By: Lee Ramsey
Sports have been a big part of my life and probably yours too if you’re reading this. I’ve played, coached or covered sports as a newspaper journalist almost all my life.
If it’s taken seriously, spots can emotionally put you on top of a mountain or bring you to your knees. That’s really what makes it exciting.
Sports provide a valuable therapeutic remedy for dealing with everyday life’s problems, at least temporarily.
However, sometimes reality has a way of reminding us of just how unimportant sports are.
Last Wednesday, Aug. 4, was one of those days. Reality hit the Seymour community hard, very hard when former Eagles baseball star Corbin Weaver passed away.
Corbin, the ‘Big Weave,’ as everyone affectionately called him, recently graduated this past spring. In February, he signed scholarship papers to play baseball for Roane State College.
I was fortunate enough to cover the signing held in the Seymour High School library.
Corbin was one of the most likeable, polite kids I have ever met. His parents were bursting with pride on that day.
Any signing of an athlete to a college scholarship is one the most enjoyable stories a writer will ever cover. It celebrates and fulfills all that the athlete has worked towards for so long. This was a great day. I was very happy for Corbin and his family.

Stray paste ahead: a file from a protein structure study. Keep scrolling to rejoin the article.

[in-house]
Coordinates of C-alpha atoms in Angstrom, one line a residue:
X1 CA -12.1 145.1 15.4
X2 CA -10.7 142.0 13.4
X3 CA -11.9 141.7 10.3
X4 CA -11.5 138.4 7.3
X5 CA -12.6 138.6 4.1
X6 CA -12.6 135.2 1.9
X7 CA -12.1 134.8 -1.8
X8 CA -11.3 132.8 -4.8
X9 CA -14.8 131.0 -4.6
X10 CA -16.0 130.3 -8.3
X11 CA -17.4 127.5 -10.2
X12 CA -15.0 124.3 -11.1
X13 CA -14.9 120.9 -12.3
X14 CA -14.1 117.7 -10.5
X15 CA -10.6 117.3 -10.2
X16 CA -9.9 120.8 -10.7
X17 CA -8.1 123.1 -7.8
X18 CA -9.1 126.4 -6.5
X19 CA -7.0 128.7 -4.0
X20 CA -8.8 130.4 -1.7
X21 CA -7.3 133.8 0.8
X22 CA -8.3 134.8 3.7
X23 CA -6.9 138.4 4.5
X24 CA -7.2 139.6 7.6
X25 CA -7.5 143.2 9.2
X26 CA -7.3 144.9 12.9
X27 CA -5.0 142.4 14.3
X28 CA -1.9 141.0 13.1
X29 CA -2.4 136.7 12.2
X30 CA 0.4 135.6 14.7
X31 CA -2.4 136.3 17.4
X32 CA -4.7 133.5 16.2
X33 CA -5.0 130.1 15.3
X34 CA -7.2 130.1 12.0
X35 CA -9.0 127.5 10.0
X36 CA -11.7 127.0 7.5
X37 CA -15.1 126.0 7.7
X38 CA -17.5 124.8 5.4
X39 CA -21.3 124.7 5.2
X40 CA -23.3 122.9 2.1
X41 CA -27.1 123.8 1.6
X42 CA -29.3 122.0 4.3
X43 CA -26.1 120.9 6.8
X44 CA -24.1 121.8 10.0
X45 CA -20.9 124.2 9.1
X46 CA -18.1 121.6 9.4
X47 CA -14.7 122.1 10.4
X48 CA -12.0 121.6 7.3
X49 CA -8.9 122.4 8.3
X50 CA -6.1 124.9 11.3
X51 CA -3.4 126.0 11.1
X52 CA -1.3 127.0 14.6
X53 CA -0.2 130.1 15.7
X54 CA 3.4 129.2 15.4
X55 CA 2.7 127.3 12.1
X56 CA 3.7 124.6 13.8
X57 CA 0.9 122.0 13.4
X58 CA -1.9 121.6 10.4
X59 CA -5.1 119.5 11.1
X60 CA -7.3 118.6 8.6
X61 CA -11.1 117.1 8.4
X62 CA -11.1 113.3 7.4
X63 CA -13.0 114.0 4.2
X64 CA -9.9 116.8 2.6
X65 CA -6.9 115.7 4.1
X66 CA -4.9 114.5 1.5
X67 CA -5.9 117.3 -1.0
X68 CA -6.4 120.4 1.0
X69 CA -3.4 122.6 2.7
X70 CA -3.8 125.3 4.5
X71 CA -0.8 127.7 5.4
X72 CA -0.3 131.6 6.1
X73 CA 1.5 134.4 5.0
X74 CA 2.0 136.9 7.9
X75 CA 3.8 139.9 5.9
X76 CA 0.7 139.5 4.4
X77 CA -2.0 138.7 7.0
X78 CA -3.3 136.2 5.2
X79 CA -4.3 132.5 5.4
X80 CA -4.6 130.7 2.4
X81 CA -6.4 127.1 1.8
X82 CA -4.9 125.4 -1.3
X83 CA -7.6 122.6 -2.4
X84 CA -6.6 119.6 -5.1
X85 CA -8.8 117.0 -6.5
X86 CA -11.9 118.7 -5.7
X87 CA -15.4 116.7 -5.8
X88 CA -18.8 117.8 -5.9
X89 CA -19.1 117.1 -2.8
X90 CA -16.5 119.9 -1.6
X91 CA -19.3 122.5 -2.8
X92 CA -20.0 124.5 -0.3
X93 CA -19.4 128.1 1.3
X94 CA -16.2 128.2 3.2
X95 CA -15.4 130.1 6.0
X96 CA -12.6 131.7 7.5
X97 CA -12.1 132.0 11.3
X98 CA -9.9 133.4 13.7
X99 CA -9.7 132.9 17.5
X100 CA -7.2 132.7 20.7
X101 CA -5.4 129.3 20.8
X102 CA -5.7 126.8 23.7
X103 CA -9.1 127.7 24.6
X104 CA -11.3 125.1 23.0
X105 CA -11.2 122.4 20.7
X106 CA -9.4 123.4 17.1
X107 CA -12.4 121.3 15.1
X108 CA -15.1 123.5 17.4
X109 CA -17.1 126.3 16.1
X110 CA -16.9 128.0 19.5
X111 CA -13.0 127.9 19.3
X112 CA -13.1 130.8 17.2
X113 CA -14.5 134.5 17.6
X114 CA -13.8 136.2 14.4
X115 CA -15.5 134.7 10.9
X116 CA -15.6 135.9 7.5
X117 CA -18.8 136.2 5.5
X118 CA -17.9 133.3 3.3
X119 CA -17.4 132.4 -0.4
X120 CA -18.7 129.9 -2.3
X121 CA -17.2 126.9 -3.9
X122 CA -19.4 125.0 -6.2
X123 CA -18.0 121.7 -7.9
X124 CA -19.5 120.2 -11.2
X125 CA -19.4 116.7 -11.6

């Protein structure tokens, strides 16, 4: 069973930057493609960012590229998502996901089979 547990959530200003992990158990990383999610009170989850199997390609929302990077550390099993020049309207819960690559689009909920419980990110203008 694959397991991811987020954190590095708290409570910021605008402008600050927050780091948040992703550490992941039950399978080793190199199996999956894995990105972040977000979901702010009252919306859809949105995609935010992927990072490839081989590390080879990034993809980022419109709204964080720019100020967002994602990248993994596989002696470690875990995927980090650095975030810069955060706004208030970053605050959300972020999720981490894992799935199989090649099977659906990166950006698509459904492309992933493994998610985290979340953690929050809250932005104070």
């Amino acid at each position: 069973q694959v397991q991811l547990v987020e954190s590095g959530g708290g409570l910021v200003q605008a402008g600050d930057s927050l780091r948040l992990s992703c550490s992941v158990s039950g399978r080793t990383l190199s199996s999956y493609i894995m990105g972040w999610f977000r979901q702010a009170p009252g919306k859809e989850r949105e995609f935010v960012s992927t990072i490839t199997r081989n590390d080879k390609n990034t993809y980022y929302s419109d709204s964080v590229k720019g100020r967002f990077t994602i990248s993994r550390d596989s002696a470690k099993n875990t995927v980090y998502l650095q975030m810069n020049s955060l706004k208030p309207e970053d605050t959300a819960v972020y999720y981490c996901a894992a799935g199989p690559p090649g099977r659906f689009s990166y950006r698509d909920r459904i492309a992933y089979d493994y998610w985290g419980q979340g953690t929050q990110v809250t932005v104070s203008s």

You could tell Corbin came from a good family. No one ever knows what’s down the road. Just try to enjoy every day and make the most of it.
I didn’t personally know Corbin and his family, but my son and his friends did and they only had good things to say about him.
This tragedy reminds me of the time my 17 year old nephew Joseph Ramsey was killed suddenly in a car accident a few years ago. Like Corbin, Joseph Ramsey was an outstanding human being who everyone liked.
He loved sports, especially baseball. When people die this young, the shock seems even greater. The tragedy is magnified.
Corbin Weaver brought a lot of joy and entertainment to a lot of people.
The estimated 300 plus crowd attending his memorial service on the Seymour football field the night following his death is a testament to this and how well he was liked as a person.
When it comes to the stark reality of death, sports becomes very unimportant. Everyone knows that.
There are some, however, who want to put down sports and fans because we put so much emphasis on it. They have a point somewhat, but actually sports are a very positive tool to deal with life’s very harsh disappointments, tragedy and everyday stress by temporarily taking our minds off of it.
Sports fall under the term recreation. The definition of recreation is ‘the recreation of the mind’.
Anything that contributes to dealing with life’s realities in a positive manner can’t be bad.
Corbin and Joseph were both taken from us much too soon. Both deaths were senseless tragedies but I know Joseph’s death was not in vain and I’m sure Corbin’s won’t be either.
God will use this to change lives even though the cost is so great.
Sports and Reality
By: Lee Ramsey